DUBAI // It’s usually thought of as a cosmetic treatment that can make people look younger. But now Botox injections are being used to relieve the misery of migraine sufferers.
Those with chronic neurological conditions, neck pain, muscle cramps, twitching eyelids or even excessive sweating could benefit from injections.
Doctors at the German Neuroscience Centre have used Botox on patients who may have developed a resistance to conventional medication or suffer its side effects.
Neurologist Dr Manio Maravic said: “We see many who are in need of this kind of treatment and would benefit from it, but are often not aware of those benefits.
“Many are assuming thatBotox is used only for cosmetic treatments. It is particularly useful for pain management in patients with advanced migraines.”
Although effective, Botox treatment is not cheap. Some may baulk at the average Dh1,500 cost for injections, but this can be covered by health insurance when other regular treatments are no longer reacting to the standard preventive measures.
Traditional neurological medication can cause side effects such as nausea, vomiting, dizziness or disorientation. These are not present with Botox treatment.
Dubai resident Anekka, 32, had been plagued by persistent headaches for about six months because of neck spasms that made it hard to sleep and focus at work. “I was taking regular pain killers but they were upsetting my stomach and were not working effectively,” she said.
“In August, I went to the doctor, who asked if I would be interested in trying an alternative treatment, When he said Botox, I was surprised, as I hadn’t heard it was used for pain management.”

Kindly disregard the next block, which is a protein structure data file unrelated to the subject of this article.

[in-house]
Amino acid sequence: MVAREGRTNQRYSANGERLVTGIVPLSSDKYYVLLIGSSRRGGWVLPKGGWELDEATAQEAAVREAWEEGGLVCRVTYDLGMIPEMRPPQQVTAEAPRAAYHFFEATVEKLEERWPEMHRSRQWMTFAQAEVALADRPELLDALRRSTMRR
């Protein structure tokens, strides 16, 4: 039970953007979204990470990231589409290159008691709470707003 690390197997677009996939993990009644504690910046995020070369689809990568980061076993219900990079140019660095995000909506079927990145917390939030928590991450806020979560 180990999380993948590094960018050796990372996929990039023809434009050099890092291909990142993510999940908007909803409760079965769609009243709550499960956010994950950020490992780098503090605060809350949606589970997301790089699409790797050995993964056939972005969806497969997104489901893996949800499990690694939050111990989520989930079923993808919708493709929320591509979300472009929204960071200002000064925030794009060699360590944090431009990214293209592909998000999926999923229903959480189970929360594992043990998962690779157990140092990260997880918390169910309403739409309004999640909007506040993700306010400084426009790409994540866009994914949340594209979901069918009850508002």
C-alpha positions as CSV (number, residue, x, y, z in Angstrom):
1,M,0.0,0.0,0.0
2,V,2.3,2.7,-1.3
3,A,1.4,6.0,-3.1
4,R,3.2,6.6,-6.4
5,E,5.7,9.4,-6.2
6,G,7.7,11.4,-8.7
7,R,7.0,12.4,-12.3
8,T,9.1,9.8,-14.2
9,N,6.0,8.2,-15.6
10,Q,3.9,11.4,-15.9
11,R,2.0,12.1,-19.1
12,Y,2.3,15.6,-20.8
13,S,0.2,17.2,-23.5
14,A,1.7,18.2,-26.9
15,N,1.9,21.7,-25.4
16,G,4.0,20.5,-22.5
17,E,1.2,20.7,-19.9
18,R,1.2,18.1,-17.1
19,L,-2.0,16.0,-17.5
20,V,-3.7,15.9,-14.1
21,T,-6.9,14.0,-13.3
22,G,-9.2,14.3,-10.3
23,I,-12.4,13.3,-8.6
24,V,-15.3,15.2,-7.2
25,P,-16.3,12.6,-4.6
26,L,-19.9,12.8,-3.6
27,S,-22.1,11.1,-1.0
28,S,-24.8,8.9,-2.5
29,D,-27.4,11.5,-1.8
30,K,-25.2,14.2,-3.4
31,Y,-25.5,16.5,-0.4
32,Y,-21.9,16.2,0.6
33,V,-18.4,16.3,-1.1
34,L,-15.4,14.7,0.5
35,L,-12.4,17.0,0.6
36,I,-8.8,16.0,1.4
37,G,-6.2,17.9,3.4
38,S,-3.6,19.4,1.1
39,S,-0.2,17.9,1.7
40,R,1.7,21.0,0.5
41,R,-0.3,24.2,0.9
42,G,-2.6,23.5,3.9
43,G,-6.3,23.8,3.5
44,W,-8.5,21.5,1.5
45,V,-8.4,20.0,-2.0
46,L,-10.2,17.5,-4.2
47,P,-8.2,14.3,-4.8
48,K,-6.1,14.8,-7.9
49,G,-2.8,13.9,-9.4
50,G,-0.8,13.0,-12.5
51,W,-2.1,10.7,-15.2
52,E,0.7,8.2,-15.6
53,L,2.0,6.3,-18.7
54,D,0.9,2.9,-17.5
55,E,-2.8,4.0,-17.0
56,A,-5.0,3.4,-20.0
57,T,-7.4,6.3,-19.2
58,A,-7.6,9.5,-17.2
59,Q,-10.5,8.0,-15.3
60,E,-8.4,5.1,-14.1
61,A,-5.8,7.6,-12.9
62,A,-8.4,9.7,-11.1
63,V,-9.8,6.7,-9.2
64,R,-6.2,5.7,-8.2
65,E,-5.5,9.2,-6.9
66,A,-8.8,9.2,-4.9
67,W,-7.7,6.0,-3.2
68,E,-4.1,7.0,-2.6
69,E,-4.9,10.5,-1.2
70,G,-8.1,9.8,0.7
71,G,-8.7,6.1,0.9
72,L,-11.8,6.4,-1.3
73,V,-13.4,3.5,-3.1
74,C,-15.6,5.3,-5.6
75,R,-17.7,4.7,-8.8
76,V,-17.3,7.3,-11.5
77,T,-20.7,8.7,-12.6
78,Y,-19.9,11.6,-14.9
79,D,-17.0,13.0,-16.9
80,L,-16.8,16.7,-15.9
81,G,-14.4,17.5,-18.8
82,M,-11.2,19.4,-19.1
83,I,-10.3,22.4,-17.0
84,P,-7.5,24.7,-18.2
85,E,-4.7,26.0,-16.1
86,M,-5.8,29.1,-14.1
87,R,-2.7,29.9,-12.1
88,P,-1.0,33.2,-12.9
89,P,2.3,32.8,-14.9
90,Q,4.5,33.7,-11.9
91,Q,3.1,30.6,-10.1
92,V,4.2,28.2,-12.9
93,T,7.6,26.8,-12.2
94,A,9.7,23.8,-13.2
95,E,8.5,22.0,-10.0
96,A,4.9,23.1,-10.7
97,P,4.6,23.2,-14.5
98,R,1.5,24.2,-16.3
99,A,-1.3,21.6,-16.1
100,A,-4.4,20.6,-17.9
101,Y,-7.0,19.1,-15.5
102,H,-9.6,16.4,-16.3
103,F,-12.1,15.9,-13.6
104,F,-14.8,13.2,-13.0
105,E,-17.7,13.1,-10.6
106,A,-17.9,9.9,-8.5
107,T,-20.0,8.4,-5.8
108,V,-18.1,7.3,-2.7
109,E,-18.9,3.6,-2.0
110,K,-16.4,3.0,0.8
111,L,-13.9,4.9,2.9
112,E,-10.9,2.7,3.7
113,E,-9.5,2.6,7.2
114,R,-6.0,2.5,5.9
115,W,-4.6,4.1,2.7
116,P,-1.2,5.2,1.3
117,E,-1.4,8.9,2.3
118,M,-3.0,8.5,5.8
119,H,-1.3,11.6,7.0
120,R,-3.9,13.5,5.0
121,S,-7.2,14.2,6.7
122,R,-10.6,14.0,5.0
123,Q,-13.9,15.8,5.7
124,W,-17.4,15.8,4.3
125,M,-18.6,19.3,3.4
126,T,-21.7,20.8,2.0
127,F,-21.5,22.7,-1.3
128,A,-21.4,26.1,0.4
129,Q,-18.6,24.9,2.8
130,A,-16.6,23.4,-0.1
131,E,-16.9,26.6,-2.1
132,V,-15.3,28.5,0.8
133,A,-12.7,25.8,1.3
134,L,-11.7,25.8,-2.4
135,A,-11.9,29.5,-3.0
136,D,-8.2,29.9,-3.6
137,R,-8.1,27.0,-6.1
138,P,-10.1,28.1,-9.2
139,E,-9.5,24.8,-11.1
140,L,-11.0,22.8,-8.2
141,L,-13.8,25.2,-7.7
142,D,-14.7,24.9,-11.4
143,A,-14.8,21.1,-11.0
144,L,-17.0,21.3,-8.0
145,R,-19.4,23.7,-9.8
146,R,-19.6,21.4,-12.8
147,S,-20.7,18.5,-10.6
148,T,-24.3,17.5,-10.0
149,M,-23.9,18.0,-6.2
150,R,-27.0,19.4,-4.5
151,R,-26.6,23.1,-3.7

The treatment worked, and Anekka has since been free from the headaches associated with the unnamed neurological condition she was diagnosed with by doctors at the German Neuroscience Centre.
“I have to go back for injections every three months, and an evaluation to see if the treatment can be reduced. It was partly covered by health insurance but I had to cover some of the costs myself,” she said.
Botox is a neurotoxin that blocks the signal between nerve and muscle, causing a paralysis of the muscle. It was initially developed to treat neurological disorders rather than cosmetic conditions, but most doctors prefer more traditional pain management methods.
Some doctors have, however, warned against using Botox in weight loss procedures, where injections are made in the stomach wall to control appetite, but insist that procedures for pain relief are safe.
Dr Caesar Zahka, a consultant neurologist at Burjeel Hospital for Advanced Surgery, recommends using Botox only when all other regular pain relief methods have failed. “Botox has been proved to be an effective source of relief but patients must be aware there can also be side effects,” he said.
Migraines are listed as the seventh highest cause of disability worldwide and recognised as the most disabling neurological condition.
“Most people simply aren’t aware that Botox can be used to treat much more than wrinkles, especially headaches and stiff muscles,” said Dr Willem van der Kamp, a Botox expert.
“More needs to be done to highlight the benefits and make people aware that help is available to them.”